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Archive for the ‘Jordan Sonnenblick’ Category

Claire is not having a good day. It is the Dad’s Dance at her dance school. It occurs when the students turn 14 and she and her dad have been looking forward to this for forever. Unfortunately she is watching all the other girls dance with their dads because hers can’t dance, not since his stroke almost a year ago.

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Falling Over Sideways flashes back to the events leading up to her father’s stroke and takes them forward to the present. The night before his stroke, Claire and her dad had an argument, Claire being the drama queen and her father making light of the situation. The next morning, when just the two of them were at breakfast, her dad stood up and, all of the sudden, listed to one side, mumbling gibberish. Panicking, she called her mother who, true to form, had her cell phone turned off. Next was 911. She rode with her dad to the hospital, all the while feeling that in some way, she caused the stroke.

As Jordan Sonnenblick has done with After Ever After and Notes From the Midnight Driver, two of my favorite Sonnenblick books, he uses humor to tell what is generally serious stories. Claire goes through so many stages: guilt at possibly being the cause of the stroke, denial, fear of the future, shame. She’s afraid to tell her best friends. She’s afraid to be with her father who is not nearly the man he used to be. All the while, Claire must deal with the trials and tribulations of middle school life, which we all know can be traumatic. Claire’s feelings and actions are contrasted with her mother’s and brother’s actions and emotions, since we know everyone handles trauma differently.

We tend to think that strokes only occur in older people, but Falling Over Sideways was inspired, in part, by a teenage friend of Sonnenblick’s son whose father had a stroke. Much of Claire’s actions and emotions are based on this.

Sonnenblick gets his point across without beating you over the head. Falling Over Sideways is a great read.

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I was at the American Library Association conference in Orlando last weekend and had a chance to exchange a few (very few) words with some of my author and illustrator idols:

They were all charming, of course. So, now for their latest books:

I’ll tell you that I love the books by these authors (except that I haven’t yet read anything by Laura Ruby but Bone Gap is on my reading list). The Margaret A. Edwards award (contributions to young adult literature) winner Anderson writes about current issues in Impossible Knife of Memory, Wintergirls and Speak. Readers can’t put her books down. Ashes is the third book in her Seeds of America trilogy about the Revolutionary War. She is truly impassioned about her subjects.

Jerry Pinkney is a marvelous award winning illustrator who has done wondrous things with his fairy tales The Lion and the Mouse, The Tortoise and the Hare and Grasshopper and the Ants. Children and adults alike will smile as they read these books. He promised to continue as there are so many more fairy tales to tell.

Jordan Sonnenblick uses humor to discuss serious topics such as strokes, old age and cancer in Falling Over Sideways, Notes from a Midnight Driver, and After Ever After. The topics he writes about are ones you don’t see in young adult literature all that often.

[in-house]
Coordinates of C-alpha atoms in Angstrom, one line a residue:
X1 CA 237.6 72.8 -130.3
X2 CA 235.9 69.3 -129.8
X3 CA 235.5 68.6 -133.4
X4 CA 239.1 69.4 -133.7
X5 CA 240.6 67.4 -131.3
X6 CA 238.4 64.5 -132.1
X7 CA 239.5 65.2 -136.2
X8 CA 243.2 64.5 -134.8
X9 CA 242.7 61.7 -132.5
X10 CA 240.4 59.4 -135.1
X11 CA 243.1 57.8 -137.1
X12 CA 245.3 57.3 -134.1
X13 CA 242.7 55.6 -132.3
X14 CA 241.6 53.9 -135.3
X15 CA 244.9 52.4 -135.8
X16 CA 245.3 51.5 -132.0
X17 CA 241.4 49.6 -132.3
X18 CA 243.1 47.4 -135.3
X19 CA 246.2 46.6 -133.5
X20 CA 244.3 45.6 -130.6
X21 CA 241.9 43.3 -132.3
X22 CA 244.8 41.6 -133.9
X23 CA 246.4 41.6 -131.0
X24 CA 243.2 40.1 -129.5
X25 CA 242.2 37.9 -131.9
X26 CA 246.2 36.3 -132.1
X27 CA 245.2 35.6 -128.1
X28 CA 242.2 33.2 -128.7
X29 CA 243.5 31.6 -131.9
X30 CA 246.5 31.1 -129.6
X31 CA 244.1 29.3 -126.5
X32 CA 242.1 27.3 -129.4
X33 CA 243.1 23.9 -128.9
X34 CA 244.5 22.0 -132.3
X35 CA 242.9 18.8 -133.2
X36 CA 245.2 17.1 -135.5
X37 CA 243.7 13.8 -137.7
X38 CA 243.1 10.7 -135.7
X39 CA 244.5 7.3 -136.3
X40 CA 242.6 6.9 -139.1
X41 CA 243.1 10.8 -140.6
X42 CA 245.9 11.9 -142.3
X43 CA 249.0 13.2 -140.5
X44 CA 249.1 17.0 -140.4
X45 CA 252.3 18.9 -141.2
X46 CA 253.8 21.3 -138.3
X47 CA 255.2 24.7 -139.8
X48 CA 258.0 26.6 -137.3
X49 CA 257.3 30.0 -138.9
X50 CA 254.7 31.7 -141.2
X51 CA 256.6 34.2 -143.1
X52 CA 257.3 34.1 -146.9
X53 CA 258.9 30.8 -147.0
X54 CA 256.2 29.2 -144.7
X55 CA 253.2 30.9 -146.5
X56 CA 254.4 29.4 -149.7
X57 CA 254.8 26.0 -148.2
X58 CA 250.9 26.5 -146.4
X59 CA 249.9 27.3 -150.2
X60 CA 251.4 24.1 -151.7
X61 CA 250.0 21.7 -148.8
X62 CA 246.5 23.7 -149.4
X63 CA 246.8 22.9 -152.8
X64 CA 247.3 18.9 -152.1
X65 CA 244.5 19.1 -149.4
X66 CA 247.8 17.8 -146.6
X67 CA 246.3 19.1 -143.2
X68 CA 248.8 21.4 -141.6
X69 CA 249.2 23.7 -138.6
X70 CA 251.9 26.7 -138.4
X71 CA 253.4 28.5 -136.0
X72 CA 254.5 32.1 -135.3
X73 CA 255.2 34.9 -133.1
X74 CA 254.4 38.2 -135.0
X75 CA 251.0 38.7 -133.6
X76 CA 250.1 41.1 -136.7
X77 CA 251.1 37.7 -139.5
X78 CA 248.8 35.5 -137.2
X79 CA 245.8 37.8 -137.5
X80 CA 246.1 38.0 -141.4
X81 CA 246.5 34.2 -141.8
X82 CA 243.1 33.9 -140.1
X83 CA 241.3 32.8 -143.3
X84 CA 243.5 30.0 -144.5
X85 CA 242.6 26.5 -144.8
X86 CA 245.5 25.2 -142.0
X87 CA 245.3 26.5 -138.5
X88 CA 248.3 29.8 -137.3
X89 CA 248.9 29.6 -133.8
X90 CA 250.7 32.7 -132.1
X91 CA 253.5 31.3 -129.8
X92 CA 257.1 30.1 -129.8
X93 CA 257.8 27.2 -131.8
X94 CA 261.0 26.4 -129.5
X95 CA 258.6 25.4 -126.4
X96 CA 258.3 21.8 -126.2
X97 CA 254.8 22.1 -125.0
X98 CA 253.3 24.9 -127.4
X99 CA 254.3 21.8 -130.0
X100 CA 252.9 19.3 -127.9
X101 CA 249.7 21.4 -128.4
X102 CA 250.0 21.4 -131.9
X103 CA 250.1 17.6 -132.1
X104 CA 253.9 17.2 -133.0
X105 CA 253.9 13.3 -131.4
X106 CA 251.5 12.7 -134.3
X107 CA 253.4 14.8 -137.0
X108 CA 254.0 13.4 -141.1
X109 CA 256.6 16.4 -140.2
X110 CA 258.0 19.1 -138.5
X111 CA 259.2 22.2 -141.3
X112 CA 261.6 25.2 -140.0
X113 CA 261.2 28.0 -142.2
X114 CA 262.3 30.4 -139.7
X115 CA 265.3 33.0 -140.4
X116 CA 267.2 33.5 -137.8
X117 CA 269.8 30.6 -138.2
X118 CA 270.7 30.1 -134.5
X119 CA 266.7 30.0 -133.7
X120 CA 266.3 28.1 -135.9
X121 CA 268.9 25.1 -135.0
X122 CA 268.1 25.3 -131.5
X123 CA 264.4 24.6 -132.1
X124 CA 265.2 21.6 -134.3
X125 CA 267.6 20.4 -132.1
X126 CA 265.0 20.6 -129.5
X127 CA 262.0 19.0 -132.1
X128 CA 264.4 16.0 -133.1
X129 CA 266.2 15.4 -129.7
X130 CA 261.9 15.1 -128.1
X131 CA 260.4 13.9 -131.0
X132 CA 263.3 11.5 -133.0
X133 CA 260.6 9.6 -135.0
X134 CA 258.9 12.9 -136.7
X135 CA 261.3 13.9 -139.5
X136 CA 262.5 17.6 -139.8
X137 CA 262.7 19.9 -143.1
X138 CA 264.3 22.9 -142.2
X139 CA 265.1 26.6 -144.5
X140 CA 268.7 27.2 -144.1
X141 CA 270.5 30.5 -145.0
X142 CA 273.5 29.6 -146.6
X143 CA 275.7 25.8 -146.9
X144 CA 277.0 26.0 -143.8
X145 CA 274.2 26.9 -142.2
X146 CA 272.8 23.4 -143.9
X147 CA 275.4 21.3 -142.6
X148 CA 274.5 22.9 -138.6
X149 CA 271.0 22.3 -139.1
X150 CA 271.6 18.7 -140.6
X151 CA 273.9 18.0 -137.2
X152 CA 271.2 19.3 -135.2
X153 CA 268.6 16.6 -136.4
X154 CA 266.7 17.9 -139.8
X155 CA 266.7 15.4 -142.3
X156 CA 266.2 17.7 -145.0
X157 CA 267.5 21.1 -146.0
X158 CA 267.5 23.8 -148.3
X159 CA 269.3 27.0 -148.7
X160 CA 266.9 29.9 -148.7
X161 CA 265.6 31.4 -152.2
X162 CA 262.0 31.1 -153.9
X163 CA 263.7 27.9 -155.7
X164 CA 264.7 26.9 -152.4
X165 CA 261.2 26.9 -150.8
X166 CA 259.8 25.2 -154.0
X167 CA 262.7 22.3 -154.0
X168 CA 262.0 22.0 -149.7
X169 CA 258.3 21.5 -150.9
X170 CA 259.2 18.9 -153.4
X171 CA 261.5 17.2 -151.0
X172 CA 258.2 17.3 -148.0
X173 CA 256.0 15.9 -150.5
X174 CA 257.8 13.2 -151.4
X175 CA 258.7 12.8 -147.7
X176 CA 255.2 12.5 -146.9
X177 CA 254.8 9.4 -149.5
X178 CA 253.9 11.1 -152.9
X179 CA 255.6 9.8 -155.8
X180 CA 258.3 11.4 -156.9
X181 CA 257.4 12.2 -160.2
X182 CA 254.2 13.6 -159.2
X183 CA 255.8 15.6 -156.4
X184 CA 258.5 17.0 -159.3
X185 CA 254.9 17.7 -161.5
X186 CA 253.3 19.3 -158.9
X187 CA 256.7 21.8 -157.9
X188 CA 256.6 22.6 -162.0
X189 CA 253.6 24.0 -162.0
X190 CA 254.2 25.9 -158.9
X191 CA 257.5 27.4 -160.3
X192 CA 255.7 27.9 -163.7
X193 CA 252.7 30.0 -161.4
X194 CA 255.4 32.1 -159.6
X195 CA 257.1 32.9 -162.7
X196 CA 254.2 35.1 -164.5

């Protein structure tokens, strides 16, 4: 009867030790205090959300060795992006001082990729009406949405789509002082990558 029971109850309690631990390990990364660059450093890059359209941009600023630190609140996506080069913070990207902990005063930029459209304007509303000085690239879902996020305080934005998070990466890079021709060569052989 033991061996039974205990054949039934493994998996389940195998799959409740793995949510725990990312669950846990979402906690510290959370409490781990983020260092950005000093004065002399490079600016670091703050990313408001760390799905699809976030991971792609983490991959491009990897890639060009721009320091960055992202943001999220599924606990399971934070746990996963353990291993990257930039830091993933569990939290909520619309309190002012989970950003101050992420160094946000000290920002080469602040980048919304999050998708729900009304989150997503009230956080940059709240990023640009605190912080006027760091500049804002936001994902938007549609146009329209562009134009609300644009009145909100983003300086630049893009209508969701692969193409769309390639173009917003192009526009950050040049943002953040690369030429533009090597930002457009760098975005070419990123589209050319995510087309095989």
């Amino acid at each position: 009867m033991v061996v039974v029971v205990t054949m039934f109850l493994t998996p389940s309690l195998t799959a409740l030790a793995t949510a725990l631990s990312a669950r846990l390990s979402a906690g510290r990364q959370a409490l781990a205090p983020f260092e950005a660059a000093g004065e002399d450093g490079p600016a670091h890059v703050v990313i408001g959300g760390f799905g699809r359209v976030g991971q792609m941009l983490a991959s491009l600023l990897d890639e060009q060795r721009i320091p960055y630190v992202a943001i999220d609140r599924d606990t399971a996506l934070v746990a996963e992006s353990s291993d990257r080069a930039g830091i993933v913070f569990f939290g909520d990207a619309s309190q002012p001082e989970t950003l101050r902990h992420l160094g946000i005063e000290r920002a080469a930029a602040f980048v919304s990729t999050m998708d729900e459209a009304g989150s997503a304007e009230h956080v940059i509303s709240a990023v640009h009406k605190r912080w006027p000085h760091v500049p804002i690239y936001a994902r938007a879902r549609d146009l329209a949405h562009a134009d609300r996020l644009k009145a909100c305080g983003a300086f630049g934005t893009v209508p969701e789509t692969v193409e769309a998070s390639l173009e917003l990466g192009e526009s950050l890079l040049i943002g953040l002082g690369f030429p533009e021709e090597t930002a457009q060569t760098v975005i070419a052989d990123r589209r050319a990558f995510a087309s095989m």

Morgan Matson and Emery Lord are the masters of the summer romance (watch out Sarah Dessen!). Matson’s Unexpected Everything (review to come), Since You’ve Been Gone and Second Chance Summer are the perfect beach reads. (For some reason I’ve bought Matson’s last two books at Northshire Books in Saratoga Springs, NY…I’m not from there! Is this a trend?) Lord’s spin on romance and characters is unique in When We Collided (Vivi is such a great character) (review to come) and Open Road Summer. So get your reading chair, beach umbrella and SPF 50 ready.

You’ll have to wait until I read Bone Gap to know what that one’s all about. But if it is a Michael Printz Award winner, it can’t be all bad.

These six authors provide any kind of reading you want (serious, humorous, romantic, illustrious, mythical) to take you through the summer, into the fall and beyond. Happy Reading!

 

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AllegiantI truly don’t know what to say about Allegiant.  Let it be understood that I’m not a dystopian novel lover, so I’m clearly more biased than if I was reading some other genre. Given that, I did like Hunger Games, for the most part. So, here’s my stream of consciousness regarding this book:

Starting with the negatives:

(i) It was overly long (the series and this final book-average pages 550 for Divergent vs. 400 for Hunger Games). I’ve come to appreciate those authors that agonize over words and use them sparingly.

(ii) If you hadn’t the first two books in the series you’d be totally lost (considering my long term memory is shot, it took ages to vaguely remember what went on).

(iii) The flipping back and forth between Tris and Tobias I found confusing at times, although I don’t normally find the two narrator style all that confusing.

(iv) I found it hard to visualize the city, the fringe and the compound. I find that is the hardest thing for me with many books I read…trying to visualize in my head what the geography looks like.

Switching to the positives:

(i) There’s a good story in there somewhere…pure genes vs. damaged (if you want to go so far as the Master Race, you can), the pure bloods vs. everyone else, government coverups, spying on people (especially in light of today’s NSA), genetic engineering, both successful and unsuccessful. As I write this, there’s a heck of lot of good stuff in there.

(ii) It’s a fast read—at 550 pages, it should be.

(iii) The ancillary characters are likeable (Cara, Christina, Uriah), probably more so than the main characters (Tris and Tobias).

(iv) There’s a lot of action.

So, where does this leave us? I like all kinds of YA fiction, from the ‘literary’ fiction of Beth Kephart to the realistic fiction of John Green and Jordan Sonnenblick to the chick lit of Sarah Dessen. I just can’t get excited about this one, though.